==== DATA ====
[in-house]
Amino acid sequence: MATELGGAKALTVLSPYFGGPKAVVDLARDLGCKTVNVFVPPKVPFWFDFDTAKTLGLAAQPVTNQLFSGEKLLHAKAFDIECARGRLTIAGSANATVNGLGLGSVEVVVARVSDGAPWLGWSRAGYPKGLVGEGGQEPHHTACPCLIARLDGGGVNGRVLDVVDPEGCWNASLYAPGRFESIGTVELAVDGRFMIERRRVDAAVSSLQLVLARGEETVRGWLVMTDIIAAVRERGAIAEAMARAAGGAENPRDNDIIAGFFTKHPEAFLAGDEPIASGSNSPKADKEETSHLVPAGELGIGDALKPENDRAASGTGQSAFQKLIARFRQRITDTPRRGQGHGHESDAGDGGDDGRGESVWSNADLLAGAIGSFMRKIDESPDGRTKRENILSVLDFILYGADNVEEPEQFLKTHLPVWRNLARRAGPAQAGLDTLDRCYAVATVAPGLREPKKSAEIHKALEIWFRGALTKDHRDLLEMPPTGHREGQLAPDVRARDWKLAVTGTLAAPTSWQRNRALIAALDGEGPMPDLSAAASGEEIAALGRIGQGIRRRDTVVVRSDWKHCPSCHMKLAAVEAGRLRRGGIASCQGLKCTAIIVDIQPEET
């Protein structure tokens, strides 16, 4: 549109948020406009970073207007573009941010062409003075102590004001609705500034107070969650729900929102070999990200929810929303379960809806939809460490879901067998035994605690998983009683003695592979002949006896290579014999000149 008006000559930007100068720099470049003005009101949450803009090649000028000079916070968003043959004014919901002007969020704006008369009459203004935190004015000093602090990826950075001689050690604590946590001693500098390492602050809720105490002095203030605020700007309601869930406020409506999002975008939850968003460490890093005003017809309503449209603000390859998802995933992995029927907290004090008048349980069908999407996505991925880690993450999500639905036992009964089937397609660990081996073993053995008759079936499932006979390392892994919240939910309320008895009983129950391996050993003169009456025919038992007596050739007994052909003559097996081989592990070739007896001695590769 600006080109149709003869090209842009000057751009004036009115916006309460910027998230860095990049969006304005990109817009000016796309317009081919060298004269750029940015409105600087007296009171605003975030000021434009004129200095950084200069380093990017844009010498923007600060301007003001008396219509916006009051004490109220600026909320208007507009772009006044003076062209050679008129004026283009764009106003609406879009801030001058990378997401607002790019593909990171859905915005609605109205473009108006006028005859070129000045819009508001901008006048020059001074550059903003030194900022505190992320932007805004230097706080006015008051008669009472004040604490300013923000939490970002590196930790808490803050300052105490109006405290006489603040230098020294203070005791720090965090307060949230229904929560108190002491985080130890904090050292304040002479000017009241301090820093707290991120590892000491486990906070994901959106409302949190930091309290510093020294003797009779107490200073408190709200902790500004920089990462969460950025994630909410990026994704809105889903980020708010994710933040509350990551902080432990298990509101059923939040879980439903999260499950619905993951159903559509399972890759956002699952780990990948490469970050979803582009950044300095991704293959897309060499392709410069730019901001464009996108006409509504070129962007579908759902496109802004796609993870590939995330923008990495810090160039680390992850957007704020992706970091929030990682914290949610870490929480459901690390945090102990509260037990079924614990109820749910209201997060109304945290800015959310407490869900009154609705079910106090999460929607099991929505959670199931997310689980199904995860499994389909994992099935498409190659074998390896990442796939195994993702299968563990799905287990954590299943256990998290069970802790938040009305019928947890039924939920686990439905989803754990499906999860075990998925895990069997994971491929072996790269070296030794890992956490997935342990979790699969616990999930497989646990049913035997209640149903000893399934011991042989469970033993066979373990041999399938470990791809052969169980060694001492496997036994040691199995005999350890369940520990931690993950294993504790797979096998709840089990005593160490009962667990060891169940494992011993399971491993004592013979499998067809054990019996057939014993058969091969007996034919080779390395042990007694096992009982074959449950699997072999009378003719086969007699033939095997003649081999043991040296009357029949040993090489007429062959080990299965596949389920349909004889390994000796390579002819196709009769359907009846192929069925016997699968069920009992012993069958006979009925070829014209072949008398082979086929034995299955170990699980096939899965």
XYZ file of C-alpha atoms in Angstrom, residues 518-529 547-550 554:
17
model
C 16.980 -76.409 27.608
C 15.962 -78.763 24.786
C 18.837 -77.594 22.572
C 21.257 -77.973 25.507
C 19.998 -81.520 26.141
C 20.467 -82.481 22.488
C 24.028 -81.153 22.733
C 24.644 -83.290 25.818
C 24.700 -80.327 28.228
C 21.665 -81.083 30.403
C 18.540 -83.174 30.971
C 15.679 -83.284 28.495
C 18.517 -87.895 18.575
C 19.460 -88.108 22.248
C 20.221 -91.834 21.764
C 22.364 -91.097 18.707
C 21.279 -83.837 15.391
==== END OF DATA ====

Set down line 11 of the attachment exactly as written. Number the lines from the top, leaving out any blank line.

C 19.998 -81.520 26.141